Financial Independence Model


I’m interested in financial independence, as I think it is very responsible thing to do, as well as the most sustainable way to live life.  I remember first learning this from Rich Dad, Poor Dad.  A lot of people do not like that book.  I think the major reason is that the thought of passively making income is so overwhelming that one’s “fight” reaction takes over.  It’s just my guess, though.

Essentially, passive income is earnings where your efforts are not actively needed.  It is much easier to define active income: a job (where time and skill and traded for $bling).  In financial terms, passive income is generally investment capital traded for $bling.  Examples of passive income are dividends, apartment rent (if you own an apartment complex), and the part of the pyramid scheme where you profit from others’ efforts.

Passive income can also be viewed as potential.  As ERE’s post describes, the 25 and 33 scalars, applied to one’s annual budget, are commonly used for estimating this potential.

  • If you need your money to last 30 years and you invest it 100% in index funds and you withdraw your annual expenses every year, you need 25 times as much money in index funds as your annual expenses (including taxes).
  • If you need your money to last 60 years instead and follow the same procedure, you need 33 times as much money.

(If I remember correctly) this concept of potential is defined in Work Less, Live More.  The book, as well as firecalc, describe how those numbers take into account risk, so that one will be financially independent.

The time to generate these amounts are below,

http://adventuresinmissingthepoint.files.wordpress.com/2010/06/sustainable-fi-equation-1.gif?w=470

in general terms, and

http://adventuresinmissingthepoint.files.wordpress.com/2010/06/sustainable-fi-equation-2.gif?w=470

in a more applied form.

Applying the equation above in terms of the percentage of your pay that you save, you’ll come up with a pretty graph.  I have two versions, out of respect for the scale.  The first is in a scale for Joe American.  The second is for the whacky nut job ladies that plan to leave millions of dollars to their cats.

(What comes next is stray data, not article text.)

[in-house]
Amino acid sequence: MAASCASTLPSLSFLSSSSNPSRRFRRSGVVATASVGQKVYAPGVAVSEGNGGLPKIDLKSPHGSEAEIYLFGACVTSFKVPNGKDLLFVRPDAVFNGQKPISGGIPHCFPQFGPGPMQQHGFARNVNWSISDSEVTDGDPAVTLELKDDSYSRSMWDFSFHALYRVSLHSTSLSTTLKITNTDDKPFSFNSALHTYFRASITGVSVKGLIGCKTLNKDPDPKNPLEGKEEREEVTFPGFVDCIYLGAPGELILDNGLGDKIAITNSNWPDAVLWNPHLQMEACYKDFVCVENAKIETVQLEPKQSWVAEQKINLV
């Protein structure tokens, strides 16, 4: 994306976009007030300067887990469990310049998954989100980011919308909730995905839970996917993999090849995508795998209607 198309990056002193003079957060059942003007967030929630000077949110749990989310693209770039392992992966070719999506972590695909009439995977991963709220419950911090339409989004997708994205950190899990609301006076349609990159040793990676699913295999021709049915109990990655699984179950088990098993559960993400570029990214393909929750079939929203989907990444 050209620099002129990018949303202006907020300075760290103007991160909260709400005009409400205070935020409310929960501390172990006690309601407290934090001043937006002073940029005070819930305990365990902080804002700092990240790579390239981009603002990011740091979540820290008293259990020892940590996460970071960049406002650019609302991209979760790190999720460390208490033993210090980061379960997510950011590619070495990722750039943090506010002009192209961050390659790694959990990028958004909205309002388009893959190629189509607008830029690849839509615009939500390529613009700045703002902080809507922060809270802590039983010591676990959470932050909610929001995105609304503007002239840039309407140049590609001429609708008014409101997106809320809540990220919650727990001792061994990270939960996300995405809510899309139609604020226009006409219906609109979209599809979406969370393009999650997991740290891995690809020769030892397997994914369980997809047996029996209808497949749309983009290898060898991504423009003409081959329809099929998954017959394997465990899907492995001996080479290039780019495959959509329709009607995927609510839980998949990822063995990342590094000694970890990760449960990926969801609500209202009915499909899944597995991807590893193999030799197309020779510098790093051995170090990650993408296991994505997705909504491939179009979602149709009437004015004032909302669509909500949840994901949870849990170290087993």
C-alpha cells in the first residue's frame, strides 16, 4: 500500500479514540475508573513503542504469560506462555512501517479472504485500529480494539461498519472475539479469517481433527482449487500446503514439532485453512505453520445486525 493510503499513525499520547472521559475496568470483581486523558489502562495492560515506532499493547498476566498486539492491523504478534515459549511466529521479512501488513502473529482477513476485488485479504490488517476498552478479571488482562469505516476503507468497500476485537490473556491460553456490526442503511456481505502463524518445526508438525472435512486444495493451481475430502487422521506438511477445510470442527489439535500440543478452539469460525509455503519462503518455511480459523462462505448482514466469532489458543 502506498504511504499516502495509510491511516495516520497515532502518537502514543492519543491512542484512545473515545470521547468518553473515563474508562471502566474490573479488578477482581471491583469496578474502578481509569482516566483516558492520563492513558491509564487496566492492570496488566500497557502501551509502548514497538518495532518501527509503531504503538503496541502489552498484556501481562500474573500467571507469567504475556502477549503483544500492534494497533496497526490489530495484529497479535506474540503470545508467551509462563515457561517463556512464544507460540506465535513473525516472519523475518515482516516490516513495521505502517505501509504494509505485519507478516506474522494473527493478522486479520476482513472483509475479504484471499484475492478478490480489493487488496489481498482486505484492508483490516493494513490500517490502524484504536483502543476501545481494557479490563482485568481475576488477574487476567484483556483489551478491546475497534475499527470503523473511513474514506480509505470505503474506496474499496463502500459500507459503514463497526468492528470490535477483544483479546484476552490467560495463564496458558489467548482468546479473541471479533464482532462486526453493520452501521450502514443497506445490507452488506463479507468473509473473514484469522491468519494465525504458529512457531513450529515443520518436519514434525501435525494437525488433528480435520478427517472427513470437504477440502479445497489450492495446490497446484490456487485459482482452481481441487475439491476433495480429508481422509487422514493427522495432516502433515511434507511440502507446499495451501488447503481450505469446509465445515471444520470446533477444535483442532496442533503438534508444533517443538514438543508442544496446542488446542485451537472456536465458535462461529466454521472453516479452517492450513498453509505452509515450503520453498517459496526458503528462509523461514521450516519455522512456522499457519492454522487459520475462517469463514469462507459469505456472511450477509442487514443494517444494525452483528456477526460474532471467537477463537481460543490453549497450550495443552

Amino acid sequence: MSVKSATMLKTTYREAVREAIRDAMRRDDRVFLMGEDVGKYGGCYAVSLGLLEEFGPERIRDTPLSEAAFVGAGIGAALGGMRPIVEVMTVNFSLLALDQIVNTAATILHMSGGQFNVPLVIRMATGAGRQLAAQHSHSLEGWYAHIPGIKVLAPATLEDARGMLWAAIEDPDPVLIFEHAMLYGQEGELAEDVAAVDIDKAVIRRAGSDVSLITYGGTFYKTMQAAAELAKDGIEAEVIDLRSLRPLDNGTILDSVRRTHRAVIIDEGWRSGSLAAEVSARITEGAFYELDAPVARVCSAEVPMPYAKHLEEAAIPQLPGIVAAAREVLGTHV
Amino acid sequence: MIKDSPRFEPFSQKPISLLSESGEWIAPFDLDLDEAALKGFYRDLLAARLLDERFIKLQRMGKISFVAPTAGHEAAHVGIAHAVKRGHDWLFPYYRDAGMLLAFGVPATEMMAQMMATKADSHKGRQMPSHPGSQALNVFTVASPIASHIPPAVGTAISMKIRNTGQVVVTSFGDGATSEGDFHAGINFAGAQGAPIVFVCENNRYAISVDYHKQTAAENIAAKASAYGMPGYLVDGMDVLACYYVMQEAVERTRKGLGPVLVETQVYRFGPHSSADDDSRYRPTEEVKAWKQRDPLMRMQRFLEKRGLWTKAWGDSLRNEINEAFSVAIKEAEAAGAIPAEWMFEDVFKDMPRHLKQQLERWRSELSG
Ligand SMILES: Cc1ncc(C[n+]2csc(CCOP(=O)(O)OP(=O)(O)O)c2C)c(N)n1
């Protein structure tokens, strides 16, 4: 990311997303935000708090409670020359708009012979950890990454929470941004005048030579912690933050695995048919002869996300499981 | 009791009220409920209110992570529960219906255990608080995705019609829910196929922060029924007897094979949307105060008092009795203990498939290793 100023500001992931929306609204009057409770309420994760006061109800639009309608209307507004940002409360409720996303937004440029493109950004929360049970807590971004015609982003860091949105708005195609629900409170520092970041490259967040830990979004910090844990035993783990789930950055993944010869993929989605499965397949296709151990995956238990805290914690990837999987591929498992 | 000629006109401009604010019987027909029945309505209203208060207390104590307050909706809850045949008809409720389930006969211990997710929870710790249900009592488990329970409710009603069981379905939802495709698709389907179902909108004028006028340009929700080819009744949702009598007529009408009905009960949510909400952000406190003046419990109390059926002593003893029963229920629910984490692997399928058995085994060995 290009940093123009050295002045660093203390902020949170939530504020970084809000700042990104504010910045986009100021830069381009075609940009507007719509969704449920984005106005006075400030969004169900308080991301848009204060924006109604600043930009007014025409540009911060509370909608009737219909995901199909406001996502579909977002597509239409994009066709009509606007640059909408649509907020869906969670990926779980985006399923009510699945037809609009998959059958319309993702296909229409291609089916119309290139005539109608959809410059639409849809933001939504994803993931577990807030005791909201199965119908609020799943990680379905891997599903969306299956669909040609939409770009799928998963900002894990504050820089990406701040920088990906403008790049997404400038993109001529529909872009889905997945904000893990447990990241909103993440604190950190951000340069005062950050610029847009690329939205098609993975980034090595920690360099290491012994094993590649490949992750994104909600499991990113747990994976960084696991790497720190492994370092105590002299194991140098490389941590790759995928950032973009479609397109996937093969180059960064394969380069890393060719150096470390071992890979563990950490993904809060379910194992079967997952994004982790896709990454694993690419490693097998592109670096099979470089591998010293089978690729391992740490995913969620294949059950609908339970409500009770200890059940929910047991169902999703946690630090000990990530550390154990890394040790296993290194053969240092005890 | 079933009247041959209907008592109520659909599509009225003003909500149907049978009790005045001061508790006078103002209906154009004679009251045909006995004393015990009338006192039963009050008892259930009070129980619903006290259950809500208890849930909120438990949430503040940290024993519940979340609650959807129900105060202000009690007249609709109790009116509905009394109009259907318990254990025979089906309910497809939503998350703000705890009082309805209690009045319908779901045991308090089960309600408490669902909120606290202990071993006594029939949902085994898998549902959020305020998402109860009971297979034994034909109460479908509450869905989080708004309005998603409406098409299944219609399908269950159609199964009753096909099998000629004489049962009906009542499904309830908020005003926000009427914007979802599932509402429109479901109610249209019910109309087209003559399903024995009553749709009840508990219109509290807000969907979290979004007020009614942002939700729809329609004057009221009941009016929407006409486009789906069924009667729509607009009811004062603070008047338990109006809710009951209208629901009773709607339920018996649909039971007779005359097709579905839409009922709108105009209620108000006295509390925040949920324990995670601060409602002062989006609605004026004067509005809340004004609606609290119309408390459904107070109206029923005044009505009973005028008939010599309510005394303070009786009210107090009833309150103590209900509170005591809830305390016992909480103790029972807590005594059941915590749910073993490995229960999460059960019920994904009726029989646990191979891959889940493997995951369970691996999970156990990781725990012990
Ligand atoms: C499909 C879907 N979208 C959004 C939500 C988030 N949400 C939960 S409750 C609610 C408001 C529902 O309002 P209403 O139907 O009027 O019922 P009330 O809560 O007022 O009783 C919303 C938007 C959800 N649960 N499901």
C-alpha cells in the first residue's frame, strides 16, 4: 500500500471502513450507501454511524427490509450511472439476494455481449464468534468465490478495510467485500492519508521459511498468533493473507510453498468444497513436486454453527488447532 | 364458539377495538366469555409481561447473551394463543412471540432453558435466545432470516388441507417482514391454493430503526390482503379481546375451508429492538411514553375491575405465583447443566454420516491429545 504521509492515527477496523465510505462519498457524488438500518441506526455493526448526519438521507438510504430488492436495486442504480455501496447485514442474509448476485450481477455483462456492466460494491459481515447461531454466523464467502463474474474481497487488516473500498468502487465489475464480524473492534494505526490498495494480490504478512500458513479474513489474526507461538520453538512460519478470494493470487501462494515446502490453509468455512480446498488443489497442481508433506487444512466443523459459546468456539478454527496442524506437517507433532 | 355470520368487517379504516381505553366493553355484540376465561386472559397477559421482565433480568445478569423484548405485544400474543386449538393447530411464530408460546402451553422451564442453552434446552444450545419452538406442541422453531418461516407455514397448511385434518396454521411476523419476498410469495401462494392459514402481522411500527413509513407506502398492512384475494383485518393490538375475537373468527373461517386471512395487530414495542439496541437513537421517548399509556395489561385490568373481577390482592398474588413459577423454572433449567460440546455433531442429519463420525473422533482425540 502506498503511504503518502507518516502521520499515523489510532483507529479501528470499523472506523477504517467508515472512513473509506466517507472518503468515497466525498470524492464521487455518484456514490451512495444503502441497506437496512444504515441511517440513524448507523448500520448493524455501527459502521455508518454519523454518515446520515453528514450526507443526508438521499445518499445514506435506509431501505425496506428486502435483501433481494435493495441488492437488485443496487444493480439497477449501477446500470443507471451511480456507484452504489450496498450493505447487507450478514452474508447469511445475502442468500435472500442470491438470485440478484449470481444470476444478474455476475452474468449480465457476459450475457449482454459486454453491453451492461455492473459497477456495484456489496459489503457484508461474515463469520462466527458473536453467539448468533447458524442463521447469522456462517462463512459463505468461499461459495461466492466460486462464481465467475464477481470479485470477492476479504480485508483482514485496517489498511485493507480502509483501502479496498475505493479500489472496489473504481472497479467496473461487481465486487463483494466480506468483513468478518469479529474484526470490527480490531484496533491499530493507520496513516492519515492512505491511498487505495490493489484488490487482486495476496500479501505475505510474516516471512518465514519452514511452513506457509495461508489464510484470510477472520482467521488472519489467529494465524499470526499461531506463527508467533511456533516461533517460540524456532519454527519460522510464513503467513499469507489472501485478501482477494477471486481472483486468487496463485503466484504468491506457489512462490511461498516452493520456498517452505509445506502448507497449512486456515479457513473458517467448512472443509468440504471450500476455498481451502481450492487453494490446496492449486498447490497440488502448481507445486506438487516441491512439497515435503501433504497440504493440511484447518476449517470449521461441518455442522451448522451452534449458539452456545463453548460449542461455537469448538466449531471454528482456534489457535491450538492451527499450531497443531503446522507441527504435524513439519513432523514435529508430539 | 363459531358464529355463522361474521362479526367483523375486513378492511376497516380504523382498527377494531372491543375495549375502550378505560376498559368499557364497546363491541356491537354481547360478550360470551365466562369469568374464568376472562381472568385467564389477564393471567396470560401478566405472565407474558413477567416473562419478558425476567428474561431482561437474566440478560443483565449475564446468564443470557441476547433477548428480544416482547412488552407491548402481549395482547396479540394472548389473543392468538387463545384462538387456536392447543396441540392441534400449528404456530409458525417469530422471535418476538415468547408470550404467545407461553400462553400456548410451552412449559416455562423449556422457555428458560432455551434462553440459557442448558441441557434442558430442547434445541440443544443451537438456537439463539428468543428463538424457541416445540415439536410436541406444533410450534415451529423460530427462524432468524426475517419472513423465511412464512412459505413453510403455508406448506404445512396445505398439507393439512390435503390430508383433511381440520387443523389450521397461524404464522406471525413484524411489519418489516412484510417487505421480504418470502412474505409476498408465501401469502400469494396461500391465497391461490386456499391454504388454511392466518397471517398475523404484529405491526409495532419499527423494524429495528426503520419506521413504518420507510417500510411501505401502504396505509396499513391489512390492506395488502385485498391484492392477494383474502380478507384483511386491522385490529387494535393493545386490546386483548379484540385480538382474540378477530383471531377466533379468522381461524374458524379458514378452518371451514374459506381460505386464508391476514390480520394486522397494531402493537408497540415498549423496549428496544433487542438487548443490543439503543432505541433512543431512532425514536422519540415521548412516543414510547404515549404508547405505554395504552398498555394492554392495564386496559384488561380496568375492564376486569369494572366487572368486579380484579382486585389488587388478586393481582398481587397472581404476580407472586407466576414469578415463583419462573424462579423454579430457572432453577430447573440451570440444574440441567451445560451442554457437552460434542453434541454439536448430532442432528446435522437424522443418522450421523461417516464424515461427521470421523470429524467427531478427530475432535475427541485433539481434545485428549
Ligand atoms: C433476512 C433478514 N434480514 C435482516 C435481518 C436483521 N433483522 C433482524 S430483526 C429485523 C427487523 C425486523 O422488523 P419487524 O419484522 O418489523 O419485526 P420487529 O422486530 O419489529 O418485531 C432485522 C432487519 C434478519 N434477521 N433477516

http://adventuresinmissingthepoint.files.wordpress.com/2010/06/american-sustainable-retirement1.png?w=450&h=320

http://adventuresinmissingthepoint.files.wordpress.com/2010/06/ere-sustainable-retirement1.png?w=450&h=320

It’s interesting to see that saving extremely, in terms of one’s earnings, provides a nearly inversely proportional relationship in time for retirement.  These are not revolutionary ideas.  I just like visualizing numbers.

It’s interesting to note that spending less, as opposed to making more, has a greater impact to achieving financial independence, faster.  This is logical, if you look back to the equation.  The accumulation denominator is a function of earning and spending, yet the state of the system in the numerator is a function of spending scaled by a factor of 25.

Work Less, Live More

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2 Responses so far »

  1. 1

    Rooster said,

    I generally agree; however, passive income is not always that passive. For example, the admin duties of buying/selling stock, keeping updated on stock performance, paying taxes on capital gains, etc take time and work. Upkeep of an apartment, finding new (and good) tenants, etc also take time and effort.

    There are entire companies devoted to making money “passively.” How’s it passive if you need so many people to spend time and effort doing it? Just sayin’.

  2. 2

    Pete said,

    You raise a good counterpoint. Perhaps work could be thought as % Passive, which is 1 – % Active. It depends on what you like more, labor engagement (40+ hours a week) with less anxiety and management of capital or an alternative: less labor engagement with more responsibility in managing capital.

    Corporate retirement is drastically reducing it’s efforts, % Active if you will, by moving to 401k plans and similar options for its employees, in lieu of pensions. The new option I see emerging now is retirement “insurance.” Essentially it is like a mutual fund but it will provide a cash flow for the investors, once retirement is “achieved.” Either way, I think it is beneficial to learn these skills, or at least realize you are going to pay for these types of risk services.

    Another option is living off the land or in a commune, and avoiding money altogether by using and possibly exchanging skills directly. I think these options are cool if you have a community to support you in old age or during sickness. The benefit of money is that you can trade it for support. Without money, it’s all good until it’s too late.


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